ITEACH provides medical students, physicians, and other healthcare providers with educational opportunities to improve the quality of cardiovascular care in low and middle-income countries.
How it Began
Cardiovascular disease is among the leading cause of death worldwide. Over 75 percent of those deaths occur in low-and middle-income countries where suboptimal education and resources make it difficult to provide ideal medical care.
Healthcare providers have tried to address this issue through short-term medical missions. Traditionally, the volunteer arrives in the host country and stays for a brief period of time, often one week. Once the group departs, follow-up care provided by trained personnel and access to necessary supplies and medications is often limited. Even during these missions, being from abroad, the physicians might not provide care that is culturally sensitive.
Now there's a growing recognition that better medical training is the key to strengthening healthcare systems. Teaching local healthcare providers results in more patients getting access to care over time than with short-term medical missions and patients prefer to meet with doctors and nurses who speak their language and understand their culture.
Challenges of Medical Education
Although the number of medical schools in developing countries has grown significantly, the learning environment is not always optimal. At times, students may feel disappointed by the quality of clinical performance, or frustrated by the lack of technical support, equipment, and other resources.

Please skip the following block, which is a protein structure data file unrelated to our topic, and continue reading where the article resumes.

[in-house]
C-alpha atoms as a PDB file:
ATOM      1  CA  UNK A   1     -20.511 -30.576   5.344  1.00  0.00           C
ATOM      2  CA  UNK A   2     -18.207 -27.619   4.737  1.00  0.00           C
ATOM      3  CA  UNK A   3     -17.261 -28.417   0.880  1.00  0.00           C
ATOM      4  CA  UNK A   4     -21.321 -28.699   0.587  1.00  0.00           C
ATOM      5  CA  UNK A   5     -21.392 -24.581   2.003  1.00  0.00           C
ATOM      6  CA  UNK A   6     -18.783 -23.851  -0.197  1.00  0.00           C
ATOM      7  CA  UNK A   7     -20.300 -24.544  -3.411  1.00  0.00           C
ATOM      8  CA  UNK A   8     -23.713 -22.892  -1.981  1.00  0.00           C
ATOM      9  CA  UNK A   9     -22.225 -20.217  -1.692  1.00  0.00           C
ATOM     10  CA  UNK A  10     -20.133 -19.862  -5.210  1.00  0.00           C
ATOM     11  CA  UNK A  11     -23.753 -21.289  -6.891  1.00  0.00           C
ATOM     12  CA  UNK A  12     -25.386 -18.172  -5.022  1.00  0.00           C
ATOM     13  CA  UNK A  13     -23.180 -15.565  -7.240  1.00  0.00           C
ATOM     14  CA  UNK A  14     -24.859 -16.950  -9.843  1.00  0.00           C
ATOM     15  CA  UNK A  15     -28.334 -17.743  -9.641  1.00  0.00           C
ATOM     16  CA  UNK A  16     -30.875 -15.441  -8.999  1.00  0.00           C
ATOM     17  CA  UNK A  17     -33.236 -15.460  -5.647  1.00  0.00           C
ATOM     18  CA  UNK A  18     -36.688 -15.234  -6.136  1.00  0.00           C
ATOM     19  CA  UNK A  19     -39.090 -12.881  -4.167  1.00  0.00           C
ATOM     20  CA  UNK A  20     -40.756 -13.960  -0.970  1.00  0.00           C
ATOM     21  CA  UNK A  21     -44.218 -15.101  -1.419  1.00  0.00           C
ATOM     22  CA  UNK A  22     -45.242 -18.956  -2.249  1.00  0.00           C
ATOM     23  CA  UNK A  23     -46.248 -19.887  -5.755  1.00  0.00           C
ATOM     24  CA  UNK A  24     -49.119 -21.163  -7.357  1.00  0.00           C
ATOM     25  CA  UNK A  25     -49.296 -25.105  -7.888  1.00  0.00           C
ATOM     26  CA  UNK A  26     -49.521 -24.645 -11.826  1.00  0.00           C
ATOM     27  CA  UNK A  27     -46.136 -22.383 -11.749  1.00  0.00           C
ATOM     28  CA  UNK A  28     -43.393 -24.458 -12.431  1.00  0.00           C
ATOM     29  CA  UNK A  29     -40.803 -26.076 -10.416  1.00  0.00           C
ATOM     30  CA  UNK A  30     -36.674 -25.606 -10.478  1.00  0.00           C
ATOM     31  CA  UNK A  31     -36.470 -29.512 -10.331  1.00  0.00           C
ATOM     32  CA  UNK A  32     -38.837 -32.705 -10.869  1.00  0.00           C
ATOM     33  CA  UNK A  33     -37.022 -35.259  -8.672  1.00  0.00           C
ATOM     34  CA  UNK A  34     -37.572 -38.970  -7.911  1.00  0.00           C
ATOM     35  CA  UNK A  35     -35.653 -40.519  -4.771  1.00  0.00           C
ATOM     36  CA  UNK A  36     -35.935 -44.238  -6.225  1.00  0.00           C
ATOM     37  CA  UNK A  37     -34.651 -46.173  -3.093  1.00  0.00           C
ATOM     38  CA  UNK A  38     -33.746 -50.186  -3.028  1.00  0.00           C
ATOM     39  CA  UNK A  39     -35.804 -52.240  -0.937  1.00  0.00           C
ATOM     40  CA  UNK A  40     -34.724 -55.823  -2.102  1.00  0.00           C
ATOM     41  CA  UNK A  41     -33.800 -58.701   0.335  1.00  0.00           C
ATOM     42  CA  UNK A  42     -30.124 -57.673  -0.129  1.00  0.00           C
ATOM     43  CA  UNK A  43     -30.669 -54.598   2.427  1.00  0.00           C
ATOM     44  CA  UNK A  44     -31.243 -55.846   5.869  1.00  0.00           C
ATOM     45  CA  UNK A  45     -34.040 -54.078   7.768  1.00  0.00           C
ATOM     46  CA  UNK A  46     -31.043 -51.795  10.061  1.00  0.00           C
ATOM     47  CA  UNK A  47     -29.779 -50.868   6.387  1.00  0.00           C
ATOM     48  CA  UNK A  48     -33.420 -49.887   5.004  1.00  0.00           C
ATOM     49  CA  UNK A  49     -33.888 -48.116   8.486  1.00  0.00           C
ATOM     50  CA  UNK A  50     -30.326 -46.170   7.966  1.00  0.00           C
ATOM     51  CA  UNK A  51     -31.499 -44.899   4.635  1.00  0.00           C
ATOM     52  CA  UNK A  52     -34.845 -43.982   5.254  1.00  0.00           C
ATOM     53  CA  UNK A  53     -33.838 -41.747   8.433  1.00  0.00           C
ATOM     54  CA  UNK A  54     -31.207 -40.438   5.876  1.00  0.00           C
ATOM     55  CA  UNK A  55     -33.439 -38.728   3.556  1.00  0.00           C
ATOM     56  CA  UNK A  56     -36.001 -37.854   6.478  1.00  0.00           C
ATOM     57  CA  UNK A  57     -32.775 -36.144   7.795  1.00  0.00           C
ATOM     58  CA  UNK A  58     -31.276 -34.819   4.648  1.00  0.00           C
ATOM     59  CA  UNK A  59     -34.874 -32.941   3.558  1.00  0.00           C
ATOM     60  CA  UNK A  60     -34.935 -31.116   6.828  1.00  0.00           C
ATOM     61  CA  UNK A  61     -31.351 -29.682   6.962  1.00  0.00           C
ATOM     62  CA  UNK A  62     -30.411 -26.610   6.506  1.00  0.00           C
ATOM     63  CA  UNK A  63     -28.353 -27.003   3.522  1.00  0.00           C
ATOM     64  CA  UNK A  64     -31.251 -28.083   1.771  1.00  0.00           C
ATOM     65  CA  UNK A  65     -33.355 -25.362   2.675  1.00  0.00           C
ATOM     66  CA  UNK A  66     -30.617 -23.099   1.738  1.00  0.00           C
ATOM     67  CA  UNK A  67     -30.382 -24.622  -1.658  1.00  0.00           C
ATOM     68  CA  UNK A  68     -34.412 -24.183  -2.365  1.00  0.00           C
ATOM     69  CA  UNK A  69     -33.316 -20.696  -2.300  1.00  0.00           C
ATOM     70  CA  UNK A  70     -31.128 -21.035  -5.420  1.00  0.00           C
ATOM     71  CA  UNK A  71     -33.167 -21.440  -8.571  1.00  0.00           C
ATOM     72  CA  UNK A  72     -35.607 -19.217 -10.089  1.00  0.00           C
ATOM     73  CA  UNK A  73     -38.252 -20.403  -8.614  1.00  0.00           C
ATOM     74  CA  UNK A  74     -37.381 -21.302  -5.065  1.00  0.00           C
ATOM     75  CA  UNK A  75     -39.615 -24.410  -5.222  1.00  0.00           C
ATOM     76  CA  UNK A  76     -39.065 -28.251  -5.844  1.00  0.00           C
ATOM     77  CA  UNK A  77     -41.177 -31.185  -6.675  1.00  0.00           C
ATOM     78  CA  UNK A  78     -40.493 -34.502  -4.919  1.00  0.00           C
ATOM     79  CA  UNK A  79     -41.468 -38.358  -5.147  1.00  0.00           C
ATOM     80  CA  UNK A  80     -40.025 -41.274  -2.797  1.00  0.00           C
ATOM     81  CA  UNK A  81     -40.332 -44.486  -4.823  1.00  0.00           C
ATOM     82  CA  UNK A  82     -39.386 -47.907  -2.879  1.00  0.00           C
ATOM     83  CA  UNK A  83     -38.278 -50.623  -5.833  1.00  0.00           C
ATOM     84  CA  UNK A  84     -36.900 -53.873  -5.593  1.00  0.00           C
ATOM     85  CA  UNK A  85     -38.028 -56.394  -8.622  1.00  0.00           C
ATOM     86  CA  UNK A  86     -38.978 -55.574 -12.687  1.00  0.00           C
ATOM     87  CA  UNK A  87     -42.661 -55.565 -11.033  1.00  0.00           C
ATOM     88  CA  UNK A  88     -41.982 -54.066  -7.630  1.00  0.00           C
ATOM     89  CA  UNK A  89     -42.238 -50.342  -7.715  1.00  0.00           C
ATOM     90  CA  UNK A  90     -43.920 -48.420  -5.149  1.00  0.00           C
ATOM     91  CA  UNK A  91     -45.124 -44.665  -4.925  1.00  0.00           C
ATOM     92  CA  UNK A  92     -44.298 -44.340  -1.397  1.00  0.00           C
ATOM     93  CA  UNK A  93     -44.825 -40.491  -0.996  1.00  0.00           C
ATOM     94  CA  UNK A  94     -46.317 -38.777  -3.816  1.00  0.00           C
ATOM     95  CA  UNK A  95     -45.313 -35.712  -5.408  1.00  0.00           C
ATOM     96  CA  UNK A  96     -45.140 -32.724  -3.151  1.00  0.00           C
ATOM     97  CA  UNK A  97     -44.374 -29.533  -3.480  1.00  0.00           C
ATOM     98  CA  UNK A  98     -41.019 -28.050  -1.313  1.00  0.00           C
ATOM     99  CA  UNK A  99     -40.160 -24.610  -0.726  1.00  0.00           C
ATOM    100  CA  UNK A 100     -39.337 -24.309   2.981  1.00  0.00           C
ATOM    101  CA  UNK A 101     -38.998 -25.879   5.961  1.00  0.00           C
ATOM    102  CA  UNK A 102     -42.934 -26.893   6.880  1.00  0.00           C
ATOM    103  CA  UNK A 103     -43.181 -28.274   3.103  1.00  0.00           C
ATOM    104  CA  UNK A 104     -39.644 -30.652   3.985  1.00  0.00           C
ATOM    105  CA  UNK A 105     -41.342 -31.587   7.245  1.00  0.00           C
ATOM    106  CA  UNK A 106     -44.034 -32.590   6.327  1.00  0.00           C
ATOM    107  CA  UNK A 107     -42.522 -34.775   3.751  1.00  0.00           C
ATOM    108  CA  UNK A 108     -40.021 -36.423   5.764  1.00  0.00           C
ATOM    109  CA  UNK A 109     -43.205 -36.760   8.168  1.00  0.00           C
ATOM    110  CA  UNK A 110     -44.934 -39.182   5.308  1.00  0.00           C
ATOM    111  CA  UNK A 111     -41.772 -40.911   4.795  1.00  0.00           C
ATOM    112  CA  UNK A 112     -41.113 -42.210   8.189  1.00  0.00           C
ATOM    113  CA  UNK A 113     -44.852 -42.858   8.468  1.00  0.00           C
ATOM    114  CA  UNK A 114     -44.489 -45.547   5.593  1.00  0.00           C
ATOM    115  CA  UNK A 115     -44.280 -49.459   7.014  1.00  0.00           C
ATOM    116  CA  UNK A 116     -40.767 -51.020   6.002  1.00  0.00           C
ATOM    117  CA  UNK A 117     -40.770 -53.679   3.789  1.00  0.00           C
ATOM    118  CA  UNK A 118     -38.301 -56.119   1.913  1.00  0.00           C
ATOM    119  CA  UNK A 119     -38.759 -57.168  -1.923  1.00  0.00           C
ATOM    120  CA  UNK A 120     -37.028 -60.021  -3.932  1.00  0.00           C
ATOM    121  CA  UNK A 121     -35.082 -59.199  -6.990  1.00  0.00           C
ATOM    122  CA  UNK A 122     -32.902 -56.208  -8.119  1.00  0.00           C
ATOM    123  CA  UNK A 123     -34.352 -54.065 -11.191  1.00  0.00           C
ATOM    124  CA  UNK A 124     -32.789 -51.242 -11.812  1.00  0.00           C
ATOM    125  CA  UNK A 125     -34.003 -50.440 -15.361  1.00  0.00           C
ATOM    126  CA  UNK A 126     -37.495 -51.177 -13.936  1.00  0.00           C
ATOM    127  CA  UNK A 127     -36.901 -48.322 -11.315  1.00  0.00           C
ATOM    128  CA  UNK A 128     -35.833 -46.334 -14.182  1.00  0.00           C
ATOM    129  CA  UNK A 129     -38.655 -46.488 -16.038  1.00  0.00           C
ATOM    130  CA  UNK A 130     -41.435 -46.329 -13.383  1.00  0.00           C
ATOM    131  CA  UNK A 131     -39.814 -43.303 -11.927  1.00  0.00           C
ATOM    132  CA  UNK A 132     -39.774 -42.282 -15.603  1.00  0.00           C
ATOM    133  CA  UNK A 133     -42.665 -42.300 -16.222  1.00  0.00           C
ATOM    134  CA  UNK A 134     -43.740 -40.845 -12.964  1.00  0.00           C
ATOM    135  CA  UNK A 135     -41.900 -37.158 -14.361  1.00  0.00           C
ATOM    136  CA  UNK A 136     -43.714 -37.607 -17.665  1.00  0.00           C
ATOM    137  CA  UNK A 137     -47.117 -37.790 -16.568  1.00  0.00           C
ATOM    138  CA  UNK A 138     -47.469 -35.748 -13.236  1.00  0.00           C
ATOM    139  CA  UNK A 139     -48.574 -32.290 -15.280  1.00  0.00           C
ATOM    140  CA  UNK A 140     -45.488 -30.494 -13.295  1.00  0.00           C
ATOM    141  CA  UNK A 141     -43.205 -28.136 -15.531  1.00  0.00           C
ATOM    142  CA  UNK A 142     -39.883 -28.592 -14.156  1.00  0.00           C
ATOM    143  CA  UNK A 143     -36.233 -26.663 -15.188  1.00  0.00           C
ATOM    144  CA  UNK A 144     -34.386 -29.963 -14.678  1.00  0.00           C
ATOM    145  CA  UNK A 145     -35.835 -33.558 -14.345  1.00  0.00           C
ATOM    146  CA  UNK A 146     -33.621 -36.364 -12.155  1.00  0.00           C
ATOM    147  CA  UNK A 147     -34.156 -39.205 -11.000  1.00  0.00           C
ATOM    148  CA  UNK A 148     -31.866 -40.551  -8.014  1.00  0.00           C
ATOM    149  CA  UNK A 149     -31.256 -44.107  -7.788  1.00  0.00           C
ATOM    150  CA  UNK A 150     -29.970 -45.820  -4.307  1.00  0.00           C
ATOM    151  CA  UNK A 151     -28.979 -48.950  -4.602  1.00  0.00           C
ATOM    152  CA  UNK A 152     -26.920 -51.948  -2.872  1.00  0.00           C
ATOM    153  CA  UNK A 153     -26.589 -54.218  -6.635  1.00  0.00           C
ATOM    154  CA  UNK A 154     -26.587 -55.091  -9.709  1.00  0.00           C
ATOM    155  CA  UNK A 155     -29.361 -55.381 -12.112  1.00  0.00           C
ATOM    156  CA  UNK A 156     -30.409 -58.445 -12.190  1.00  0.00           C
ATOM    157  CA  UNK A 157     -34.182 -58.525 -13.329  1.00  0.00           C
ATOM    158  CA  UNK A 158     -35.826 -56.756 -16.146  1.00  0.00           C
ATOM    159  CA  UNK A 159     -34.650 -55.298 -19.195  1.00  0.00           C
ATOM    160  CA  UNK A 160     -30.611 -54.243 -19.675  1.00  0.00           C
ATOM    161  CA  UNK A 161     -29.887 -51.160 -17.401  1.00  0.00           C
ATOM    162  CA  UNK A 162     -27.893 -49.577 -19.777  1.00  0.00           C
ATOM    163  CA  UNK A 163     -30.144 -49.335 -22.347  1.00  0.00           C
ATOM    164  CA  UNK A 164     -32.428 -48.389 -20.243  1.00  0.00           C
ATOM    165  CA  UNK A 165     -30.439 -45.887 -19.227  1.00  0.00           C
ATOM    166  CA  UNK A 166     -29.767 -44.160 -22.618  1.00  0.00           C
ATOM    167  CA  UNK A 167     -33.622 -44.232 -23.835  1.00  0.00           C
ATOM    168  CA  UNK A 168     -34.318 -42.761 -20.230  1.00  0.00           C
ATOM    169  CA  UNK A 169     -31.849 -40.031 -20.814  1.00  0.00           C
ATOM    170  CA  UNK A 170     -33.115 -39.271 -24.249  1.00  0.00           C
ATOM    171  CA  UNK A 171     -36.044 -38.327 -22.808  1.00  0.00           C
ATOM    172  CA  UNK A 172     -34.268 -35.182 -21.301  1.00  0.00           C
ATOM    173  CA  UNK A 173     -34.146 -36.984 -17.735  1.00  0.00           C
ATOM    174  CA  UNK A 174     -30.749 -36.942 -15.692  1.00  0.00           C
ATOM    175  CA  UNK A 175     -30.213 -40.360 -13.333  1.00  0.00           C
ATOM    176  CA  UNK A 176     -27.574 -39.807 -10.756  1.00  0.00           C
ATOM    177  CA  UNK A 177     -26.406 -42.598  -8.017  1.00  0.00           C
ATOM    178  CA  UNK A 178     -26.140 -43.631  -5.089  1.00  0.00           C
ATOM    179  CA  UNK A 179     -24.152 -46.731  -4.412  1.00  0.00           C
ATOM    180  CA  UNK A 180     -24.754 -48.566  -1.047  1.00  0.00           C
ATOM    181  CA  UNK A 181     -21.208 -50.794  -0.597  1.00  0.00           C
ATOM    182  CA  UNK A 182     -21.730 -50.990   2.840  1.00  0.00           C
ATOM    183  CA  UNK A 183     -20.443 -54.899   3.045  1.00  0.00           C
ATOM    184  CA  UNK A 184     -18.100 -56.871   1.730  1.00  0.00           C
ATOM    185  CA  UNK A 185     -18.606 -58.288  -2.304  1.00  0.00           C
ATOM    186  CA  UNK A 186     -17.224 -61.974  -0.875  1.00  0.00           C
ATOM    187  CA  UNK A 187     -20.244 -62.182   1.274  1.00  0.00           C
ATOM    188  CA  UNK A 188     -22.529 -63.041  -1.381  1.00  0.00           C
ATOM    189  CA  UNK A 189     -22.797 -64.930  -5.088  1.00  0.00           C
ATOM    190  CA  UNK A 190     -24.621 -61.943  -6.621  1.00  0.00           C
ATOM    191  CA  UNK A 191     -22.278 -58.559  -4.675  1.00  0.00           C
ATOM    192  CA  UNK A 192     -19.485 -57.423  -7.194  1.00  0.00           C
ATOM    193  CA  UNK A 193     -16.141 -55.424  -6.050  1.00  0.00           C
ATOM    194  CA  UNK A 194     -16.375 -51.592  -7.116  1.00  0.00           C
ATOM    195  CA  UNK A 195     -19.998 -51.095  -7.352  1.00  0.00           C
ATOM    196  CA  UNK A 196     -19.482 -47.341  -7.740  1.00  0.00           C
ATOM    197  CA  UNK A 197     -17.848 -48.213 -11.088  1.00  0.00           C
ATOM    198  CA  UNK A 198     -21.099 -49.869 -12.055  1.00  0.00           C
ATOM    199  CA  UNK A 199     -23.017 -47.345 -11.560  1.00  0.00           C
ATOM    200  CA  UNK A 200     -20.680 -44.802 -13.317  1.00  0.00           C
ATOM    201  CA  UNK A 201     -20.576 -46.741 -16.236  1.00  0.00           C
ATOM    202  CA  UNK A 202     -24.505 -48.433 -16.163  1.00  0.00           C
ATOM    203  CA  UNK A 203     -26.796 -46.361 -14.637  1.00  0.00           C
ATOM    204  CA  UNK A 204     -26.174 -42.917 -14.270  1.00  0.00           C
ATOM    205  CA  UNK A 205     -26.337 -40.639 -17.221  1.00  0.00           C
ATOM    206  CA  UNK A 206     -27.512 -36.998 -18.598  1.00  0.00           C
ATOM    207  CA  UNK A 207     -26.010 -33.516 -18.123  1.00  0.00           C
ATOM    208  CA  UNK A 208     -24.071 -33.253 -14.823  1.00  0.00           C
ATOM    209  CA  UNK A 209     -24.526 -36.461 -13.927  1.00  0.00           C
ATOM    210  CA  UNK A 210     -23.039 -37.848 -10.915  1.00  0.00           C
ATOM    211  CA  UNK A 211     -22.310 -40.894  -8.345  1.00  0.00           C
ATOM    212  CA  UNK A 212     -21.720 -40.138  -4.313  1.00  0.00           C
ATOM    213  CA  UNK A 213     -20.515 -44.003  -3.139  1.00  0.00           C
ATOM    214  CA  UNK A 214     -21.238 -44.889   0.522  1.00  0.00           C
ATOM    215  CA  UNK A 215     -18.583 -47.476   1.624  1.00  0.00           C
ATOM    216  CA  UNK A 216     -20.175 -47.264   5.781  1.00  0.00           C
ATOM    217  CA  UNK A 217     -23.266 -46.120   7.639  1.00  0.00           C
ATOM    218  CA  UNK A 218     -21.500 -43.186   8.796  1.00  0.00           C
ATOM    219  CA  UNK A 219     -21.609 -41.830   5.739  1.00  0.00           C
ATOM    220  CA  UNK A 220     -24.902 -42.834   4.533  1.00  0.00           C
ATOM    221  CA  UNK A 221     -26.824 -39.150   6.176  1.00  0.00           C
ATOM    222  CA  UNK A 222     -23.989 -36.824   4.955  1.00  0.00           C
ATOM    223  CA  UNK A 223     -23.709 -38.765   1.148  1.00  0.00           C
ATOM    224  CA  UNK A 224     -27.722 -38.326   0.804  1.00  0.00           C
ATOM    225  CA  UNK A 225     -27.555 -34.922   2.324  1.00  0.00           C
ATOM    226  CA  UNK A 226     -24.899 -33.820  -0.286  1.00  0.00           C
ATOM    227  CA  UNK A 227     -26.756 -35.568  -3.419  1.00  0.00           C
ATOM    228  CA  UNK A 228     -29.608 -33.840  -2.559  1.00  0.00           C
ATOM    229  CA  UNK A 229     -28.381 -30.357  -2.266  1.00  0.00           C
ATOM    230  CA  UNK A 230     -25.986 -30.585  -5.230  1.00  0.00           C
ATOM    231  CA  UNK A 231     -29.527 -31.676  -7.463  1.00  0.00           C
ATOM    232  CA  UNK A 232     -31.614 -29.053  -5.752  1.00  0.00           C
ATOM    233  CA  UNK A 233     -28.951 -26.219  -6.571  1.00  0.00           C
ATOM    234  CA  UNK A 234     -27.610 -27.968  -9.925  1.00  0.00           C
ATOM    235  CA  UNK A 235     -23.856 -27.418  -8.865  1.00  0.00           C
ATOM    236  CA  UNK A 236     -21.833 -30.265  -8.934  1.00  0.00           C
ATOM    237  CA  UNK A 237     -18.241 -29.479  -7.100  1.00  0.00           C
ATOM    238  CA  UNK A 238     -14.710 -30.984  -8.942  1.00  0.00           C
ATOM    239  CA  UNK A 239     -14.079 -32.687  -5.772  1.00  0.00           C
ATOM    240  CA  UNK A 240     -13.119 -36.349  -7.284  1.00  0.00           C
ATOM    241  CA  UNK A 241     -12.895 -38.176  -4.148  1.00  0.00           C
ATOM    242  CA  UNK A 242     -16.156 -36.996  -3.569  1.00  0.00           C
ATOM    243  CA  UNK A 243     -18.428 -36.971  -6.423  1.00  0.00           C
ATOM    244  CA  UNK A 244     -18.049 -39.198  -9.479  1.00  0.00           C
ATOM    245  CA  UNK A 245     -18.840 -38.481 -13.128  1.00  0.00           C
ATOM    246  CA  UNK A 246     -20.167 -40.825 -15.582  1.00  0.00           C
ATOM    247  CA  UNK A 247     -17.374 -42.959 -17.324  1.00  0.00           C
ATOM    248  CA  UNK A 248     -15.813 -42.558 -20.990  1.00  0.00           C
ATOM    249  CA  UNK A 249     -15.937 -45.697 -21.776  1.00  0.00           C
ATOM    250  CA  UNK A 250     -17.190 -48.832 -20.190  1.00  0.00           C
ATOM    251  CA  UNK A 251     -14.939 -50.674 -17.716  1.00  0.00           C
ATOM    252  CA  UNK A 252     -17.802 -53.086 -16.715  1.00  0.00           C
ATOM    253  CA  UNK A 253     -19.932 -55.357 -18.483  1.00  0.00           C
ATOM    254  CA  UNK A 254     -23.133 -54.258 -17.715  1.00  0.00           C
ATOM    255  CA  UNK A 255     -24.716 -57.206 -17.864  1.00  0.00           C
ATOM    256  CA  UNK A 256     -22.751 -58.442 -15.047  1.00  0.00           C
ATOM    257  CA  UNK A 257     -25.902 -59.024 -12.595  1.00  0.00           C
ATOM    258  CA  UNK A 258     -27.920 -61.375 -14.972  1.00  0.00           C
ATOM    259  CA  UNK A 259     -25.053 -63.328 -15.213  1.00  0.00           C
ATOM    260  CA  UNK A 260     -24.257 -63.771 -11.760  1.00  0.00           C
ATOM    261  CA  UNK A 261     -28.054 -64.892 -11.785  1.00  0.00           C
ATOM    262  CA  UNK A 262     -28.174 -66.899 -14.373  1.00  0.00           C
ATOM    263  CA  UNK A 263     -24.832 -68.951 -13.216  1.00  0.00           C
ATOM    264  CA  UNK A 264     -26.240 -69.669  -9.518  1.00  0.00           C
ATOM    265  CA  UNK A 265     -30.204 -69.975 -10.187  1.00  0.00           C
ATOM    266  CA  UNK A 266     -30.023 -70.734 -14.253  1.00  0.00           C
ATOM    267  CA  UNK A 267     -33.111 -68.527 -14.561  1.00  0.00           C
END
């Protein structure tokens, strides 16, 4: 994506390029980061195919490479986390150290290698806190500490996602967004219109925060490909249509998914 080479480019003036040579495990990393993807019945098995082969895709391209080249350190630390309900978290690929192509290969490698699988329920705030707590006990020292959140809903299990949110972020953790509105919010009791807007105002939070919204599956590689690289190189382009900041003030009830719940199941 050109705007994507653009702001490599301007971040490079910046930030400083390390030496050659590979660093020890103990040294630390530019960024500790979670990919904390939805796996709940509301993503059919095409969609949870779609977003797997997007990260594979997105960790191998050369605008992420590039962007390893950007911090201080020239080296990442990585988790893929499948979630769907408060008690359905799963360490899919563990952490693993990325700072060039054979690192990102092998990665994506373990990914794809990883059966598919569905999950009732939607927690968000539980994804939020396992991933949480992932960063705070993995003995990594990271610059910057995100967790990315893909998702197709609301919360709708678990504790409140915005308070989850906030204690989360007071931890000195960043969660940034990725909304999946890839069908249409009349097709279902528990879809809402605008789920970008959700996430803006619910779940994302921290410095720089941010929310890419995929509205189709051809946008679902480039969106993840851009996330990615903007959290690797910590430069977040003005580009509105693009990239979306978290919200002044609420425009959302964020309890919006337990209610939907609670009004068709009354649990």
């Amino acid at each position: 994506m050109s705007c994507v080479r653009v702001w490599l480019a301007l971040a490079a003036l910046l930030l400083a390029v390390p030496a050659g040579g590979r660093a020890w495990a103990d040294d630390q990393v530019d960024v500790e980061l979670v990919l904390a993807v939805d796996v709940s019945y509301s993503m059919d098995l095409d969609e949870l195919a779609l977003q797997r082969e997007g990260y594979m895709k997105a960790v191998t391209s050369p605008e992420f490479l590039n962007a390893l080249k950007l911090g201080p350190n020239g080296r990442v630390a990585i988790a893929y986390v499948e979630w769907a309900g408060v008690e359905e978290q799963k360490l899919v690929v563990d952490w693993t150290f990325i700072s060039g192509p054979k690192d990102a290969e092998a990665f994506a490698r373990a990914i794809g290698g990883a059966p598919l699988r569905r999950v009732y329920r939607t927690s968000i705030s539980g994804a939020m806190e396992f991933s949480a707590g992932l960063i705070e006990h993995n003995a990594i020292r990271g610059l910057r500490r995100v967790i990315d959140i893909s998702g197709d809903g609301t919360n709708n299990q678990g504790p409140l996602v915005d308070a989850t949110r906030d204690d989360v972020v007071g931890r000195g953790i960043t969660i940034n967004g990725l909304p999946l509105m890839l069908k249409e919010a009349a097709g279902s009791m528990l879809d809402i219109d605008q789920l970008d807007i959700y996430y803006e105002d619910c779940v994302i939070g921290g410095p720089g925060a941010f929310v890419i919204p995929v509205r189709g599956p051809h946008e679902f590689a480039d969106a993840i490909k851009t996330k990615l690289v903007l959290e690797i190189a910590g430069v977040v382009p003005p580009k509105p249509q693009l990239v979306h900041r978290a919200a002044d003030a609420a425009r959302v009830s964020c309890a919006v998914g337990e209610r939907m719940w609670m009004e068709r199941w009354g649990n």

As a medical student in Colombia, Camila Trejo, MD, experienced many of these challenges. She decided to pursue advanced cardiovascular training with the aim of sharing what she learned with her colleagues. Two years ago, Trejo became a research fellow in Yale Cardiovascular Medicine where she found a team of physicians who shared her passion for improving health outcomes. She then joined ITEACH.
The International Team of Educators to Advance Cardiovascular Health (ITEACH) is a nonprofit organization created by a team of Yale Cardiovascular Medicine physicians to improve the quality of cardiovascular care in underserved communities. Under the leadership of Michael Dewar, MD, Lissa Sugeng, MD, and Jorge Otero, MD, ITEACH collaborates with international partners to improve knowledge base, clinical skills, and systems organization skills. ITEACH focuses on the medical needs that are the priority of the community — rather than a short-term fix., ,
“ITEACH uses a team-based approach, incorporating local and international educators, to enhance evidence-based medicine to meet local needs. The science of medicine may be global, but the art and practice of medicine needs to be local,” says McNamara.
Last spring, Pilar Patino, Cesia Gallegos, MD, Camila Trejo, MD, and Priyanka Bisarya, applied to the competitive Yale Tsai CITY (Center for Innovative Thinking at Yale) Spring Accelerator Program, which is an eight-week program where teams receive tailored startup mentorship and a $1,000 grant. ITEACH was one of the teams selected to participate in CITY’s Accelerator. The program supports early-stage ventures through workshops and activities designed to improve skills in organizational development, team management, financial sustainability, and human-centered design.